In the group space, the Group Risk Development trade body said more end users had taken advantage of the support services attached to their company's healthcare and income protection policies.
According to Katharine Moxham, spokesperson for Grid, embedded services such as employee assistance programmes, online GP services, second medical opinion and mental health services came into their own over 2020 and 2021, more than doubling on 2019's usage.
Moxham said: "Group risk benefits have really come into their own during the Covid-19 pandemic. Not only in terms of paying out £218.7m in Covid-related death claims during 2020 and the first half of 2021, but also in terms of the use of the additional help and support that comes along with a group risk policy."
She said Grid's interim Covid-19 Claims Survey 2020 and 2021 had revealed an "exponential" increase in the numbers of interactions that employees had with their insurance policy services.
Interactions rose from 74,707 in 2019 to 138,222 over 2020, according to Grid data.
Meanwhile, in the individual space, provider AIG also noted a significant rise in the numbers of clients using additional services attached to their policies.
For example, AIG's free Smart Health service has seen demand leap for mental health support, more than 50 per cent of which has come from people aged 18 to 35 over the course of the pandemic.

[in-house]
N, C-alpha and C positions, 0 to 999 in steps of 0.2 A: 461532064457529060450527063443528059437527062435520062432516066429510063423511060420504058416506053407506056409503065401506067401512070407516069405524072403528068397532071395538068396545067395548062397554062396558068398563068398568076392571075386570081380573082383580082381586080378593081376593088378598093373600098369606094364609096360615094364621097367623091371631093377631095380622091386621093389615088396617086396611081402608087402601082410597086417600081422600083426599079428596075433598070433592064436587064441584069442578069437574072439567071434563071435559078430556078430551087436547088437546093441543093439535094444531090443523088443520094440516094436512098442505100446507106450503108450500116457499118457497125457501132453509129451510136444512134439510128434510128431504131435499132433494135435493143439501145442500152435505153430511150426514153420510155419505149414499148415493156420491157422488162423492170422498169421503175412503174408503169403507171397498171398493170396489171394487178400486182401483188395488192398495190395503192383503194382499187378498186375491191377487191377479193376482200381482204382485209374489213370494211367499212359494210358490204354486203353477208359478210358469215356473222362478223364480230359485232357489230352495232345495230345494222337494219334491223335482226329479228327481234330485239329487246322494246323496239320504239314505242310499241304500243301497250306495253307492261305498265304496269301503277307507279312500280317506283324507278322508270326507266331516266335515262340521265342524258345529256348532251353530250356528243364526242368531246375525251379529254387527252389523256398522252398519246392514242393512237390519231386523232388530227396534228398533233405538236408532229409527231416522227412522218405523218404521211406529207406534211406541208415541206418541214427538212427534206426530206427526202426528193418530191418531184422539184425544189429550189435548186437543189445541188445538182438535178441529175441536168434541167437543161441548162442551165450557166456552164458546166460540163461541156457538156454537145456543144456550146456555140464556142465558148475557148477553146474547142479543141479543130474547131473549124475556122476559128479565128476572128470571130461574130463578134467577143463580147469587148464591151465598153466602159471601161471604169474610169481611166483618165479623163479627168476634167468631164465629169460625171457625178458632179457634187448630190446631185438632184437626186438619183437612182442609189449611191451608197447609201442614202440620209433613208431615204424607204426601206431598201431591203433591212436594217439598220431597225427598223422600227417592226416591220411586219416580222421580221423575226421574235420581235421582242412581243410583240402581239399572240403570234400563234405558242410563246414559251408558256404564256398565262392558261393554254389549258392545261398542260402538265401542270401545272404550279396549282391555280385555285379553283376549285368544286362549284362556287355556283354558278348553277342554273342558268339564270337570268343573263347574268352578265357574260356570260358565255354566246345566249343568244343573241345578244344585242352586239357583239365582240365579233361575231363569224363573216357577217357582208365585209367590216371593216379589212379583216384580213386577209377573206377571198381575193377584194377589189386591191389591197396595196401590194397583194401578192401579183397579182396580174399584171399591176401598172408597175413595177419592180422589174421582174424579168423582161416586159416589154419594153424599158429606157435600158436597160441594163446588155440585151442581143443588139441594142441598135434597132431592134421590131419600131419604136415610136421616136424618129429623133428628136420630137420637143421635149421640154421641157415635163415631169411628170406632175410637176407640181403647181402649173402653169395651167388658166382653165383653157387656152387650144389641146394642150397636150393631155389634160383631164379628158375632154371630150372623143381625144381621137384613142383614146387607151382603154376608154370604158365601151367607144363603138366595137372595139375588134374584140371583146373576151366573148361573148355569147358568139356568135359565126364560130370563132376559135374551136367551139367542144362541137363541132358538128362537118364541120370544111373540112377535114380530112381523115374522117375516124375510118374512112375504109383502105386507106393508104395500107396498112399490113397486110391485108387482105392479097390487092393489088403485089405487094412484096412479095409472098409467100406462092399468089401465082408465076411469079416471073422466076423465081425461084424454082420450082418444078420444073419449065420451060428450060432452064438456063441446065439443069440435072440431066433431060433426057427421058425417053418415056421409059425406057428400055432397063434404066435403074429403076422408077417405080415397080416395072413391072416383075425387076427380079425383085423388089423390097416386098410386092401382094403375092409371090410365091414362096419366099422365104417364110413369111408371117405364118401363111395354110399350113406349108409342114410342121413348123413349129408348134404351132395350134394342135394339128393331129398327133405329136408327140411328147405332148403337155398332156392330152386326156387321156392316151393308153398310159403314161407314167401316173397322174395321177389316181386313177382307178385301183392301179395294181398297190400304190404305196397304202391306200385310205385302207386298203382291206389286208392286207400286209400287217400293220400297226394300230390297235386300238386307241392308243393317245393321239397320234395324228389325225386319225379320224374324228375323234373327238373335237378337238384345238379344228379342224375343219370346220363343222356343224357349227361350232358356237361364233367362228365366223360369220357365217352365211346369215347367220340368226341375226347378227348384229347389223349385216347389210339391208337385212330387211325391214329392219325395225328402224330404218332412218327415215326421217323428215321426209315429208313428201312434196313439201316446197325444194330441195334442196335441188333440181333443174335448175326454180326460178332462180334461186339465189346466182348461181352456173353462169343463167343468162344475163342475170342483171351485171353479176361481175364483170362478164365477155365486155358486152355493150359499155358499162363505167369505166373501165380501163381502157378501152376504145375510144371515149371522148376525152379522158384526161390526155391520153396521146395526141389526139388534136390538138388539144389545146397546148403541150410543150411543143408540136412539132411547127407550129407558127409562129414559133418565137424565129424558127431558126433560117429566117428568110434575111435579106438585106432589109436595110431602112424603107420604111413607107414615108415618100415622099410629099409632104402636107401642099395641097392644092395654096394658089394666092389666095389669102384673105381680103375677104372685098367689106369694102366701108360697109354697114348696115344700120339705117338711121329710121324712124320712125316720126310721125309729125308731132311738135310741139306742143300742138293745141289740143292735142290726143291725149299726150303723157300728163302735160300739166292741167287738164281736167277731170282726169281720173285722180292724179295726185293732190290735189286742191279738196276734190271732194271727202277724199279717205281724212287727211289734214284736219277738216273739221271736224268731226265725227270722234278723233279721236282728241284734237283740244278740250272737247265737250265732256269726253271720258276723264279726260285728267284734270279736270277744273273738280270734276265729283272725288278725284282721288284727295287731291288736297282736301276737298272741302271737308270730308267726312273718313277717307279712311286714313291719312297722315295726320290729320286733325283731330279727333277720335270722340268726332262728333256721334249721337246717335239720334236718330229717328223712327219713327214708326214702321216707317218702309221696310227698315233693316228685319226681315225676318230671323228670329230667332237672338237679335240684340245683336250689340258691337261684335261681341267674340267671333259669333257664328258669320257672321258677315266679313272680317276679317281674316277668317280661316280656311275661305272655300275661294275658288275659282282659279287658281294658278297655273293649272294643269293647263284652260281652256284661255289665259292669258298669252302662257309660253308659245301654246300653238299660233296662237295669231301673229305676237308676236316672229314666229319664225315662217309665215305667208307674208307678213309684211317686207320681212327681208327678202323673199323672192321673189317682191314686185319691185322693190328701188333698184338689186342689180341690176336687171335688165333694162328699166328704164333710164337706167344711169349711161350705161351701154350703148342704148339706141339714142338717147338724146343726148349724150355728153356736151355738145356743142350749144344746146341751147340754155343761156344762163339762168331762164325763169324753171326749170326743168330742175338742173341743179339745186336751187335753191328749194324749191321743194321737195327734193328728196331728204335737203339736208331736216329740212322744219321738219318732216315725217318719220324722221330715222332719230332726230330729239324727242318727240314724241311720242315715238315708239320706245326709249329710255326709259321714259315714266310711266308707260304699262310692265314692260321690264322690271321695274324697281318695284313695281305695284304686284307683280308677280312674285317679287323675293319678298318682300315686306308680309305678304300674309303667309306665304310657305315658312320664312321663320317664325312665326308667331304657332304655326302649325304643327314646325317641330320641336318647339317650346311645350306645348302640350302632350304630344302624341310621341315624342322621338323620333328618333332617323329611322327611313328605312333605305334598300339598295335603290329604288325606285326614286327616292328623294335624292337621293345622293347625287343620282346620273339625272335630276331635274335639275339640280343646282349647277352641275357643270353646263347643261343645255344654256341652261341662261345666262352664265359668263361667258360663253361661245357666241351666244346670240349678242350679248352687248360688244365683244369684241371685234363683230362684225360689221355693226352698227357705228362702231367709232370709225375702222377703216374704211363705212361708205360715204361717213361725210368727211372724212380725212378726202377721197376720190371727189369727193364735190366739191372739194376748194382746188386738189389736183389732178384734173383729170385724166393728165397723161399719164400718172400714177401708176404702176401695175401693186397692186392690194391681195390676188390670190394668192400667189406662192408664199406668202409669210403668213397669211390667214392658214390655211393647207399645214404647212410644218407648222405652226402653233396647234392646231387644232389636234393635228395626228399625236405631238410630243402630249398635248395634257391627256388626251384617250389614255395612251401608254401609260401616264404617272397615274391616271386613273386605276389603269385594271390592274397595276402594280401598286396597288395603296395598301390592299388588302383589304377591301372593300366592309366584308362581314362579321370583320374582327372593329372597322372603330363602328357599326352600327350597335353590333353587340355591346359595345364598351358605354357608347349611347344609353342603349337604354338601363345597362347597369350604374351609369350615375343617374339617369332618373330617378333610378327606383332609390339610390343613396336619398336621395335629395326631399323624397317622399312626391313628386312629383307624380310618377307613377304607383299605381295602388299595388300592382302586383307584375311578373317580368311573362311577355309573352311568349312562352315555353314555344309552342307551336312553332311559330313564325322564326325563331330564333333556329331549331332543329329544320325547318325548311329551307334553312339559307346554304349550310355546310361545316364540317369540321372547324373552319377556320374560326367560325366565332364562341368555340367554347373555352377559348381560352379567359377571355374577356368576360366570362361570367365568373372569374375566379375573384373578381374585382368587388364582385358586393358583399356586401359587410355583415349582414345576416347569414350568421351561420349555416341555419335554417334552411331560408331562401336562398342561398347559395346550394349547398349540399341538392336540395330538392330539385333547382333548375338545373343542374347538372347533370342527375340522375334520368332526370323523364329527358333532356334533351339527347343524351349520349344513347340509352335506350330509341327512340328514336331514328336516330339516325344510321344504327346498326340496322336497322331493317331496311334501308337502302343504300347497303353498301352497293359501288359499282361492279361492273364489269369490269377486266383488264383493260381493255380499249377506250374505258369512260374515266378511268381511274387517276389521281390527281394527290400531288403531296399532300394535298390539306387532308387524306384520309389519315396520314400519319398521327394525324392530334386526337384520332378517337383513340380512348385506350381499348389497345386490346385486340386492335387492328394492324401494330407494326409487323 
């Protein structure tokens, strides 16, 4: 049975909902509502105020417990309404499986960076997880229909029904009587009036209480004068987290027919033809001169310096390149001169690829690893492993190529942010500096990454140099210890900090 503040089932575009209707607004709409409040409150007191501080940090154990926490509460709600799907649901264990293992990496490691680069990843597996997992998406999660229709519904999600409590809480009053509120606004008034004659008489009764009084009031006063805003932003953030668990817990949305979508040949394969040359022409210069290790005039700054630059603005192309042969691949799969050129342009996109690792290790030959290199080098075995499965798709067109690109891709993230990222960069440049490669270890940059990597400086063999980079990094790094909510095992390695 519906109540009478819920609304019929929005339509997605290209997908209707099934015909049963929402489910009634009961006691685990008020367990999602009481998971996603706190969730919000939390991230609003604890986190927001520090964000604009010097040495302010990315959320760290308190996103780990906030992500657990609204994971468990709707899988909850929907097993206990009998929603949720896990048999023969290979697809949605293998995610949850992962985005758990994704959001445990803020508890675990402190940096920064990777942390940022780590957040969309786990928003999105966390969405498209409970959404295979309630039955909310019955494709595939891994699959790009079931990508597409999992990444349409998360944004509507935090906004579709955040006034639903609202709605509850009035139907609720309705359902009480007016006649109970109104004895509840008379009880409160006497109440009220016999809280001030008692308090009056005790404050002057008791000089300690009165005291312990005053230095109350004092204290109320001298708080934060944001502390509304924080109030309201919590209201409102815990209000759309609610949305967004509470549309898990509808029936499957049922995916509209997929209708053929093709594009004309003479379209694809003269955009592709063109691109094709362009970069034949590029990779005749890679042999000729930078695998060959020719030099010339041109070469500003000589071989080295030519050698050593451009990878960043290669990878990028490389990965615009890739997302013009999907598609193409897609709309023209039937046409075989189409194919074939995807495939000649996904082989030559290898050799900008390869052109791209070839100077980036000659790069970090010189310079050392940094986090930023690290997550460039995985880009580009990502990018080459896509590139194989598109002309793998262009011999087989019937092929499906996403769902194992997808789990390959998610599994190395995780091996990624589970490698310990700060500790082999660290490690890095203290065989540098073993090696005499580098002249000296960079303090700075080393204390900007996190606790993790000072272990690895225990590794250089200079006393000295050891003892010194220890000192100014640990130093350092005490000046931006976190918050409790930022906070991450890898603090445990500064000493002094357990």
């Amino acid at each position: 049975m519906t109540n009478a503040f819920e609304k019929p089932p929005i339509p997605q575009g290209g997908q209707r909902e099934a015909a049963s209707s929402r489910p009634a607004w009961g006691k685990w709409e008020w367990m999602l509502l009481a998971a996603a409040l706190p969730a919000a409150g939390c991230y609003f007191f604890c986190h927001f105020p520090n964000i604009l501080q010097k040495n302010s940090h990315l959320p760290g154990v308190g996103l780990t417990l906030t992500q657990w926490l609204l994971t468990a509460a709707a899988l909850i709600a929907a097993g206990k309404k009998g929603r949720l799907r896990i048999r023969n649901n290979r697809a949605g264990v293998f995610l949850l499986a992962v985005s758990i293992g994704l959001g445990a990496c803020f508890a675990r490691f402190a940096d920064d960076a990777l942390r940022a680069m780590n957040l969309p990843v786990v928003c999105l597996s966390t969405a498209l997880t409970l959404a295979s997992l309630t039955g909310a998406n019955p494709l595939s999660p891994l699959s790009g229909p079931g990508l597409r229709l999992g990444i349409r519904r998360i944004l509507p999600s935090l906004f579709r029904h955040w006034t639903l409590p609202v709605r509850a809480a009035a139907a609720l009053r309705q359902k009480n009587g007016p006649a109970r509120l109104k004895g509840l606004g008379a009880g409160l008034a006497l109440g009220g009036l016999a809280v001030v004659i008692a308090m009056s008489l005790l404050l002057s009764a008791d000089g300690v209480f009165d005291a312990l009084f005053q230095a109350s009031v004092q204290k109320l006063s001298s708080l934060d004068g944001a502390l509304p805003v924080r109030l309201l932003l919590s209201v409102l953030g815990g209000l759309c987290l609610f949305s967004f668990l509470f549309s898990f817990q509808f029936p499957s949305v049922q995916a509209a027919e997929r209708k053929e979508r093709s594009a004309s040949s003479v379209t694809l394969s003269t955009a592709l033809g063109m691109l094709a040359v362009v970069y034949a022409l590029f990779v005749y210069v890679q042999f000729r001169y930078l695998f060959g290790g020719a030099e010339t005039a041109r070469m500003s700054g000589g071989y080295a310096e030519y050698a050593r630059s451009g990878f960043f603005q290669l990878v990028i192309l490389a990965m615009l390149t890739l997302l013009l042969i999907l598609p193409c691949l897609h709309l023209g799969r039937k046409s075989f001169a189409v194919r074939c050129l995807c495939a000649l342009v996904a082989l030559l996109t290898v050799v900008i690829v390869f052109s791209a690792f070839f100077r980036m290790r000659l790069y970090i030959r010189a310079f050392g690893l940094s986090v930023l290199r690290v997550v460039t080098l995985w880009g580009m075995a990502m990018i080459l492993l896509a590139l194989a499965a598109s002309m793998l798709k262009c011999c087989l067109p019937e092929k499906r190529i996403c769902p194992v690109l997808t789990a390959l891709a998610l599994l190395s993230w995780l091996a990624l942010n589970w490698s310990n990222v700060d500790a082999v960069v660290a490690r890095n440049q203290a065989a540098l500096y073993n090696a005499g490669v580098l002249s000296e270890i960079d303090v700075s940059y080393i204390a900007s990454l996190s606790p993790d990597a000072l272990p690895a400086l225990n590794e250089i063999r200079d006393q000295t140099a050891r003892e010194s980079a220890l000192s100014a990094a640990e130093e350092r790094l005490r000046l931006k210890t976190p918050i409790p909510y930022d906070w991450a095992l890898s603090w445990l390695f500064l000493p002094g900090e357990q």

Between January and March 2021, more than 350 people had more than 900 mental health consultations - this was 52 per cent higher than the demand the private psychology service saw in the whole of 2020.
As FTAdviser mentioned at the Protection Review conference 2021 on December 8, there are many reasons why providers need to package protection better, and advisers need to promote support services better, in order to help people understand the value of their insurance policies goes far beyond a potential payout should the worst happen.
As said at the conference: "Necessity is the mother of invention.
"There is a need to help reduce the burden on the NHS, because the pandemic has shown us that the NHS might not always be able to help tomorrow’s client.
"There is is a clear need, highlighted by behaviour patterns among clients during 2020’s lockdowns, for virtual GP, mental health counselling and prescription services.
"There is a need to stop thinking of these as add-ons and start packaging products in a more consumer-friendly way, where the technology helps the end user to interact seamlessly with their protection policy and the related support services."